E-Collar Explained – What It Is and Why It’s the Best Training Solution for Your Dog
If you search for the term e-collar, you’d most likely get two very different results. You’d either get this picture:
Or you'd get this:
The first one is the so-called “cone of shame,” invented in 1962 to wrap around a dog’s neck. It is meant to provide a barrier and stop dogs from licking incisions and wounds, thereby preventing infection. The “e” in this case stands for Elizabethan. It’s hardly torture device.
The second photo, however, does get a lot more criticism. Also known as a “shock collar,” these e-collars have been around for years. But do they deserve the hate?
What is an E-Collar?
E-collars, electric collars, or shock collars also go by remote training collar. As the name implies, it’s a training collar. Unlike a regular dog collar though, it delivers electrical stimulation to the dog’s neck through a remote transmitter.
During the 1960s, e-collars gained prominence as a way to train hunting dogs. These early models were very high powered. Today, e-collars have multiple settings that allow varying intensities and durations. Many models also include vibration or tone settings, providing an alternative to static stimulation.
They are also no longer limited to just hunting. Trainers have since used e-collars for obedience training, behavior modification, K9 training, service training and many other similar applications.
How E-Collars Work
There are different kinds of e-collars devices:
1. Pet Containment System
Many are unaware that the most common use of e-collars is actually as part of pet containment systems. These systems are used to keep a dog within a specific area like the perimeter of a residence or inside the backyard.
Containment systems like these make use of in-ground or wireless installations, getting rid of the need for an actual physical barrier to keep pets in. A system like this is especially popular with homeowners where local laws do not allow fences to be constructed. They’re also beneficial in reinforcing desired behavior in cases where an actual barrier is not enough of a deterrent to stop a dog from bolting out.
How they work: The containment system wire is shallowly buried along the property boundary. This wire does not in itself carry any current. Rather, it forms a closed loop with a circuit box. This box is what transmits the radio signal to the collar on the dog. When the dog nears the perimeter, the collar is activated and will emit the pre-configured corrective stimulation.
2. Bark Control Collar
Bark control collars, also known as No Bark Collars, are designed to control excessive or nuisance barking.
How they work: A bark control collar is activated either by microphone or vibration. Some use both. Once it’s activated, the collar will automatically emit static, vibration, tone, or spray to distract the dog from further barking.
3. Remote Training Collar
Remote training collars or remote trainers are collars with a receiver activated with a transmitter or remote. The receiver is a small box with prongs or contact points that lies against the dog’s neck to deliver the stimulation.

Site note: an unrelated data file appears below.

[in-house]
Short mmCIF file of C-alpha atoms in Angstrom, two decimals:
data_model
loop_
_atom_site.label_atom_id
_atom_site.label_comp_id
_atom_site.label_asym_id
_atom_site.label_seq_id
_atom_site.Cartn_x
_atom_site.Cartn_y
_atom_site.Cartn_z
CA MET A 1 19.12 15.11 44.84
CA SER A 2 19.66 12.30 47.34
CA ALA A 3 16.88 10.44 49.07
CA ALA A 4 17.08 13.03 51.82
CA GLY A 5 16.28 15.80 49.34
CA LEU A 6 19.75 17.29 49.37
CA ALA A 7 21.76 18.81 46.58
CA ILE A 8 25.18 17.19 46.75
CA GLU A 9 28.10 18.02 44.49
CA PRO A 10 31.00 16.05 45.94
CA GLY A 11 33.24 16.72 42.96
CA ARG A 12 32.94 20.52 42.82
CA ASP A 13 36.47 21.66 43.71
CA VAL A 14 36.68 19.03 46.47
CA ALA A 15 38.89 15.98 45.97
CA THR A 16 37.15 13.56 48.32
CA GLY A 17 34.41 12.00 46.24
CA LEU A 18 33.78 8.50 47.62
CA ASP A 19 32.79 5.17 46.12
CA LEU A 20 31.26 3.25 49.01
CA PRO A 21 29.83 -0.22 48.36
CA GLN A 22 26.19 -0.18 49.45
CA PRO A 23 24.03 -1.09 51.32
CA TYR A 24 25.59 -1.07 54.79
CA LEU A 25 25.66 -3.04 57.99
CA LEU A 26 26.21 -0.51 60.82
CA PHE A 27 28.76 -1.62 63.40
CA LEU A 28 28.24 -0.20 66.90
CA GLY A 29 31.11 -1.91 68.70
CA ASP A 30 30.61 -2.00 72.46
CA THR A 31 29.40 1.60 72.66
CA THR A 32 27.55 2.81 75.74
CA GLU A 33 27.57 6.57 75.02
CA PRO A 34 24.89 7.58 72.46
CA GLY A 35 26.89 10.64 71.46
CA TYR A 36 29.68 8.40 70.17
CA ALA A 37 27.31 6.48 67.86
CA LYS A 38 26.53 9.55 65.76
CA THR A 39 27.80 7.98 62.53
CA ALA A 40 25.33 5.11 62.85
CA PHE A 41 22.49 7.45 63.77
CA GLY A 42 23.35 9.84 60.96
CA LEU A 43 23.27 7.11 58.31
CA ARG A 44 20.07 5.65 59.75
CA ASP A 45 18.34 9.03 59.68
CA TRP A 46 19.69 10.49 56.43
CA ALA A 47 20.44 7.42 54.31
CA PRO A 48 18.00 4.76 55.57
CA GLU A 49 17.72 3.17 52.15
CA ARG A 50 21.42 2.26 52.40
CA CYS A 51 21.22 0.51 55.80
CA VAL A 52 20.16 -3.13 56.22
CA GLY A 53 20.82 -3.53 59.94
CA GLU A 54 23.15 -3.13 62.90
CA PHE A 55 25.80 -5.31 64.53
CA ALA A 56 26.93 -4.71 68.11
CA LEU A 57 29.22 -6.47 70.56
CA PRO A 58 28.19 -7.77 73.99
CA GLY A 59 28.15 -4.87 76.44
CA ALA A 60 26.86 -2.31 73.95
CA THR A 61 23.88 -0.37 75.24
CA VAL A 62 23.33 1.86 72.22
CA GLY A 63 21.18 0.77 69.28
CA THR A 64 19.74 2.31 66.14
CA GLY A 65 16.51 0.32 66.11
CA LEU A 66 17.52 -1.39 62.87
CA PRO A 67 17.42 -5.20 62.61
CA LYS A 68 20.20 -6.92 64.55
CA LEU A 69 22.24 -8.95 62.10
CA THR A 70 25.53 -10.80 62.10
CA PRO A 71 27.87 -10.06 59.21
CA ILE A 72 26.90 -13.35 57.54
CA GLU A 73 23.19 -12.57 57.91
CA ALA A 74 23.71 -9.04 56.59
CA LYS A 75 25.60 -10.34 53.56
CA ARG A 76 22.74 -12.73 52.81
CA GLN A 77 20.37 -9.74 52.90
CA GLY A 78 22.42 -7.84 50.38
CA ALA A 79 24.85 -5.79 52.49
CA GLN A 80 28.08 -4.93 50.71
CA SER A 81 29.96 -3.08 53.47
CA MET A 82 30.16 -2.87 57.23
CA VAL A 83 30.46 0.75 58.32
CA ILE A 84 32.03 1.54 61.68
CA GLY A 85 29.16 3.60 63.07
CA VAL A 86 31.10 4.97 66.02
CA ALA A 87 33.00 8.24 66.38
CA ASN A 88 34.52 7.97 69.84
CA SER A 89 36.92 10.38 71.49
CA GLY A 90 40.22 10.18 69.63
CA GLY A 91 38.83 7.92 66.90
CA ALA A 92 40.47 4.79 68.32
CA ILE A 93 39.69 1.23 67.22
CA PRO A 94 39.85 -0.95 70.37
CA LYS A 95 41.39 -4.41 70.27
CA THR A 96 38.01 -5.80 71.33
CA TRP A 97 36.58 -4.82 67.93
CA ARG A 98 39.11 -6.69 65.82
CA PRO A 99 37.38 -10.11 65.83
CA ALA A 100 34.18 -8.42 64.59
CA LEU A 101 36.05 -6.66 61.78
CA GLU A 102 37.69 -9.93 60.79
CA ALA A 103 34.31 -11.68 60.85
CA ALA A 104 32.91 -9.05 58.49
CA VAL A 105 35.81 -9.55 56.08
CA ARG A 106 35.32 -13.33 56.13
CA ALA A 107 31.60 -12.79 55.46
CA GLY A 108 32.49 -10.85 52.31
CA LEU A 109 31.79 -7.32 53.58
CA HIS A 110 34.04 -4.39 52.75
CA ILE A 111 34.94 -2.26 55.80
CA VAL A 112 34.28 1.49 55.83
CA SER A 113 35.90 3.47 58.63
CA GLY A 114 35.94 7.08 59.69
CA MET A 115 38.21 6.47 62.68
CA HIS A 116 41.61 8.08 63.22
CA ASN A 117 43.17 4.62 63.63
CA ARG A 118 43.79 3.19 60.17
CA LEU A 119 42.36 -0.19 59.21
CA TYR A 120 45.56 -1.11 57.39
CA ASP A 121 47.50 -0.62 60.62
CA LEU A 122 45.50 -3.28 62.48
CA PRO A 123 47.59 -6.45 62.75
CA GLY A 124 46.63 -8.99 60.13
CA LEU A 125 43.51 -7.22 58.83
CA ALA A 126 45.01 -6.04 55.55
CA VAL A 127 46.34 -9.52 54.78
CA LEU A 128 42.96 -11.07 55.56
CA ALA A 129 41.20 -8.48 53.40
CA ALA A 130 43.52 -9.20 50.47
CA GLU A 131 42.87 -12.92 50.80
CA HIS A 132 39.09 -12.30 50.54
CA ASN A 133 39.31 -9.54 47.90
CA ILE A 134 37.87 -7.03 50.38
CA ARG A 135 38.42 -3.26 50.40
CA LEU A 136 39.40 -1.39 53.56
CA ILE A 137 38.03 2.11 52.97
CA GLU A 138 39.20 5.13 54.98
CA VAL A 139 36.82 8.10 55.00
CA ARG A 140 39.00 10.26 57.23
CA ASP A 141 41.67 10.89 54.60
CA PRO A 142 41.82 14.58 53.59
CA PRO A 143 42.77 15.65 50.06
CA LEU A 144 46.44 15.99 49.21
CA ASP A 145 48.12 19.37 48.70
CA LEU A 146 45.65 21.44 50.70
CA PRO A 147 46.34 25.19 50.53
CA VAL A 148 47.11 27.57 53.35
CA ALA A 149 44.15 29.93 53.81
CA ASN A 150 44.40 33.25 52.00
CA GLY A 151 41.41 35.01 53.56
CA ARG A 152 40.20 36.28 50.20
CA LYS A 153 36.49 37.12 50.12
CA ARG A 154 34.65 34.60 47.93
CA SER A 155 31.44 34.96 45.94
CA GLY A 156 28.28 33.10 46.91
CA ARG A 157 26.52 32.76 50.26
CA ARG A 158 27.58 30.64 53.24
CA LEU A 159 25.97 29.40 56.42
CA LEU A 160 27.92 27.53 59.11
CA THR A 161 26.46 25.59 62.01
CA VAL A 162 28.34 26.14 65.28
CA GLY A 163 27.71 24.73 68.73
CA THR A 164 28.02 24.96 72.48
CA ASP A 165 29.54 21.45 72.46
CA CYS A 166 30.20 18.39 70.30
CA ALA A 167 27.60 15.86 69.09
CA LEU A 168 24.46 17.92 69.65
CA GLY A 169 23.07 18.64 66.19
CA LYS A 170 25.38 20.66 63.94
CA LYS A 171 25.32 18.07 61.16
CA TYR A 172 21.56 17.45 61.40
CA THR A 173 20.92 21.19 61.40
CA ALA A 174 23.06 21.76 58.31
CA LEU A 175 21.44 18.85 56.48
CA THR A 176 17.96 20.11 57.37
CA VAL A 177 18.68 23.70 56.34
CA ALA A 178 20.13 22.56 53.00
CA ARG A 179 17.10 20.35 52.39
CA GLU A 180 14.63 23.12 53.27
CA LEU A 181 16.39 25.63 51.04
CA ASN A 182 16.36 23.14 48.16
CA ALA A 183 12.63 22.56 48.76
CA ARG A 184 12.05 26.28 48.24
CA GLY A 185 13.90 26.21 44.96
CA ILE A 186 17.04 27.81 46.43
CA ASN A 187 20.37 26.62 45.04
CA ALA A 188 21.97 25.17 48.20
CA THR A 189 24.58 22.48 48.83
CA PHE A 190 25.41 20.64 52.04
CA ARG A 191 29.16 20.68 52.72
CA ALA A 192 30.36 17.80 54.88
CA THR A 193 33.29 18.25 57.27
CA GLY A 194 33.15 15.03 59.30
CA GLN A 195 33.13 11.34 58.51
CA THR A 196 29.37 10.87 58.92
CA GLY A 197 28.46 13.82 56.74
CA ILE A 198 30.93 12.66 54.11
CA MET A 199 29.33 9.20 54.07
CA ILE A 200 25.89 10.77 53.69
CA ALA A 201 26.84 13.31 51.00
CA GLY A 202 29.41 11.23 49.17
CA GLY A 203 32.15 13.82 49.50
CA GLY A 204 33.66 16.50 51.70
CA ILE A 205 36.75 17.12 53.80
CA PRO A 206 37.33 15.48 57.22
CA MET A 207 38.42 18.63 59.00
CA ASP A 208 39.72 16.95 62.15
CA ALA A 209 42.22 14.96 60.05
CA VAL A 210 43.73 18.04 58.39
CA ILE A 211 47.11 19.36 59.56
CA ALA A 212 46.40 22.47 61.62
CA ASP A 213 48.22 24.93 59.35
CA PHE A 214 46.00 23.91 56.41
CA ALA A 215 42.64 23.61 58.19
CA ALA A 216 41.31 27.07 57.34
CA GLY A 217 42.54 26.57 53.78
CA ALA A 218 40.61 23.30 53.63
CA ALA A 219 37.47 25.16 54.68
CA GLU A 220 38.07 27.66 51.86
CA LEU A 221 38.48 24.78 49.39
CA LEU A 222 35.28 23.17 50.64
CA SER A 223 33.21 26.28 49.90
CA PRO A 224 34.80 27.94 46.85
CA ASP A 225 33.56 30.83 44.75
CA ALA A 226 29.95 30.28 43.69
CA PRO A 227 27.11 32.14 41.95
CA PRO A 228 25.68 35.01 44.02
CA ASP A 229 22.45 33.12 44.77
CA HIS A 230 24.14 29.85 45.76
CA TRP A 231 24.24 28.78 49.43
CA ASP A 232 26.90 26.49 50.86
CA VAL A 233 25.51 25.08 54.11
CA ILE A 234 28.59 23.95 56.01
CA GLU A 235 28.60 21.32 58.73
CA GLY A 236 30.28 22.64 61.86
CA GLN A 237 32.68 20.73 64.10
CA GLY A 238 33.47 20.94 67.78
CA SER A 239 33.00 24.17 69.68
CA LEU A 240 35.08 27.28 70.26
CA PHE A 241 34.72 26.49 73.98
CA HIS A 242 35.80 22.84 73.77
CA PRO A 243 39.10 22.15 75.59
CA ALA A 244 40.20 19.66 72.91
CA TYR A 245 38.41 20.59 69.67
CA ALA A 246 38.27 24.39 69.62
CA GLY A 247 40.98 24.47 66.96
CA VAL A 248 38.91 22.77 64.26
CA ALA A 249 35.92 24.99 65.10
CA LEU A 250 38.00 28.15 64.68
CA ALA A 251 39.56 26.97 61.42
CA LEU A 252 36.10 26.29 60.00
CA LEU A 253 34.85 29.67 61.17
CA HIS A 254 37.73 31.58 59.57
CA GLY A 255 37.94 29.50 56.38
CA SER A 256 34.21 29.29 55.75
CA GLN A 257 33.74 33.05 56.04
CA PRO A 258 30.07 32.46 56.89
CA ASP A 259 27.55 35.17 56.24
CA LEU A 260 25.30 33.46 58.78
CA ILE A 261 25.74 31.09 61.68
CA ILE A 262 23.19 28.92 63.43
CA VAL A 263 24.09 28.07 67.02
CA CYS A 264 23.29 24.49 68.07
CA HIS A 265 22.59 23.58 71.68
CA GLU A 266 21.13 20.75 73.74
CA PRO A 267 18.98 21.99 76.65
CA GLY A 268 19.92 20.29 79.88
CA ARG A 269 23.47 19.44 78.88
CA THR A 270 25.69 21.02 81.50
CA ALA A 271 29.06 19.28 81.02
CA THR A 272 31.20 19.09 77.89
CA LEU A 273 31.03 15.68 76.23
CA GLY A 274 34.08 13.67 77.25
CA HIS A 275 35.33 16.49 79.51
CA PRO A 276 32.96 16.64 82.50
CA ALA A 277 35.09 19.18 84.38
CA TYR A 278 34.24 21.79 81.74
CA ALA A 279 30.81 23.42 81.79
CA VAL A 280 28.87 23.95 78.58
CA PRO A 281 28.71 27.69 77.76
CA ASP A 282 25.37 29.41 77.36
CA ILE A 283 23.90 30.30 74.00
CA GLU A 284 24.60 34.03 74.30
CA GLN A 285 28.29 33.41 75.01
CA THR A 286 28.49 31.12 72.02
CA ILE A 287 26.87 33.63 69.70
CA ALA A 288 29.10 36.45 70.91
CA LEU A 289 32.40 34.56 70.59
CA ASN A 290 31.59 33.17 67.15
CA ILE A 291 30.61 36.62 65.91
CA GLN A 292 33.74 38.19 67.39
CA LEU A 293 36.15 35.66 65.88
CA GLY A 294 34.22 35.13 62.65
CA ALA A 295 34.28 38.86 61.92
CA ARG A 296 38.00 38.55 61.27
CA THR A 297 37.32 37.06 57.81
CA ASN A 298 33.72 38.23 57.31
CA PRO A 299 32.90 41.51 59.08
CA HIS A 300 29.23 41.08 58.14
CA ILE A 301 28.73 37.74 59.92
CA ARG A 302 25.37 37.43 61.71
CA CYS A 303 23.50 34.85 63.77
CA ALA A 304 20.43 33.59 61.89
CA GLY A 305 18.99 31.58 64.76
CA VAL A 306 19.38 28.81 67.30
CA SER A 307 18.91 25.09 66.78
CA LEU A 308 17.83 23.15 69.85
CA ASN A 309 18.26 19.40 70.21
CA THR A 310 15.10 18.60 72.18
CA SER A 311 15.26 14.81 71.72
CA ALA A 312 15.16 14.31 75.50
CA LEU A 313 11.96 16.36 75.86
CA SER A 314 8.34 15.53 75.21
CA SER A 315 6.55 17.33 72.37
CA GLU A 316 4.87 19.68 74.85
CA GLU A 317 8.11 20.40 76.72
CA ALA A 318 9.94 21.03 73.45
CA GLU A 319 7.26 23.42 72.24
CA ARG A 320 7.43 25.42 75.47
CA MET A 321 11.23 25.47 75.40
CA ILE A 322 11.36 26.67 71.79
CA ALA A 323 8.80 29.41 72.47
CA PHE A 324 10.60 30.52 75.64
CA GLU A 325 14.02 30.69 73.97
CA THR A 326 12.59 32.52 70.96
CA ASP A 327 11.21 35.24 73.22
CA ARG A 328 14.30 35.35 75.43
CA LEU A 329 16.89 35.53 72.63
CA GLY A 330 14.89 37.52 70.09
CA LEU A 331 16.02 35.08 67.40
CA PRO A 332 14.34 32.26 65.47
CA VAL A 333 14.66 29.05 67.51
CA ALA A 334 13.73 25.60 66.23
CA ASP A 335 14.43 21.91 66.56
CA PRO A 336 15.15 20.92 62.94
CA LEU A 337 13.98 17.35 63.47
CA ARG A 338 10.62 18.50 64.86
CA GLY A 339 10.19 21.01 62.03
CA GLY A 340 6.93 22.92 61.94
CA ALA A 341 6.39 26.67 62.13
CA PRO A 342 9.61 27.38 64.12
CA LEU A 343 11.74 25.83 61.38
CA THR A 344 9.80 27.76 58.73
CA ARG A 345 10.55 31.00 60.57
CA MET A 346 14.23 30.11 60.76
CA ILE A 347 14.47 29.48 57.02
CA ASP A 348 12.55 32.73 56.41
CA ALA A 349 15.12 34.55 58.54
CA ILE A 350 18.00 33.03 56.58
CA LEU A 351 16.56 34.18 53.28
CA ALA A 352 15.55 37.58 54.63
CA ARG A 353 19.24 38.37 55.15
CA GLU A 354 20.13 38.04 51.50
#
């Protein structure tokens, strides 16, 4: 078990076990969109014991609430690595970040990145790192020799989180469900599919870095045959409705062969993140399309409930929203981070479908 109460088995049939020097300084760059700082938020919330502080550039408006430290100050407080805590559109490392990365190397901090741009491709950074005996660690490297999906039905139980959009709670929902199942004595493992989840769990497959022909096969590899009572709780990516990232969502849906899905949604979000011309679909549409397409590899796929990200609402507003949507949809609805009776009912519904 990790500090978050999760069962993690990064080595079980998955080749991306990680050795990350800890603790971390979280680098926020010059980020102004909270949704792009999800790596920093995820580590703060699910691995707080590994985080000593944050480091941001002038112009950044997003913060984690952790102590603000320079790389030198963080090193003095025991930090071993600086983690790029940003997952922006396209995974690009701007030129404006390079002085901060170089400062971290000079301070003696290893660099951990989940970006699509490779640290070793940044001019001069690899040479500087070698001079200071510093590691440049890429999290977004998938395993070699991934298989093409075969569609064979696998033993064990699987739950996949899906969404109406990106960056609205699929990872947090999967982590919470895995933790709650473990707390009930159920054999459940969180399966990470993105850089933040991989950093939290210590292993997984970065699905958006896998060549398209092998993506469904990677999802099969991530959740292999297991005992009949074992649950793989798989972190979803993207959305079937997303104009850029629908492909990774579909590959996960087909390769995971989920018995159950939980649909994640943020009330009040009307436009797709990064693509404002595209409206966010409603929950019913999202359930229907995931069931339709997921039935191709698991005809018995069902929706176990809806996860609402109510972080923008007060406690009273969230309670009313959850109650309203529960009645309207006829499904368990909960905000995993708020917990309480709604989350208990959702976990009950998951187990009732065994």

Remote trainers are designed to supplement a dog’s training. They’re not meant to administer punishment but rather reinforce learned behavior.
How they work: Once a dog starts exhibiting undesired behavior, the trainer or pet owner will push the button on the remote and it will deliver stimulation to the dog’s neck to correct the behavior. Stimulation can be in the form of static, shock, tone, or any combination of the three.
Electric shock is a physiological reaction. It can cause injury because the current passes through body tissues. Because e-collars were designed to shock, there’s always the question of how safe it can be for use. After all, no one wants to get shocked. Why would any decent, dog-loving person wish it on their pet?
Numerous studies have been done on these devices over the years, and here are the facts.
- Shock is hardly fitting to describe e-collars.
- The static stimulation produced by e-collars pale in comparison against modern human fitness devices.
There are many modern fitness devices that use electronic stimulation. One good example is the abdominal energizer. It delivers static to muscles at 0.914 joules, causing the muscles to contract. You’d be hard pressed to call it a torture device though, wouldn’t you? Now take into consideration that the static produced by this device is over 1700 times stronger than what a dog would receive from an e-collar, even set at the highest level.
E-Collars as Effective Training Tools
Veteran dog trainer Pat Nolan posits that e-collar training is an effective way to train dogs. In his book, E-Collar Training for Pet Dogs, Ted Efthymiadis concurs, stating that e-collars “shine as a method of communication and correction that does not erode the trust and relationship” between pet owner and pet.
Can e-collars harm dogs? The answer is never quite as simple as a yes or no. Anything can hurt dogs if not used properly. To effectively train a dog with e-collars therefore, one must remember to:
- Use the collar fairly.
- Use the collar consistently.
- Use the collar in conjunction with a regular training schedule.
E-collars are meant to help dogs, not punish them. Whether for containment, behavior correction or training, they’re a beneficial tool to have in your arsenal and can bolster your confidence as a pet owner while also helping your dog become the best version of themselves.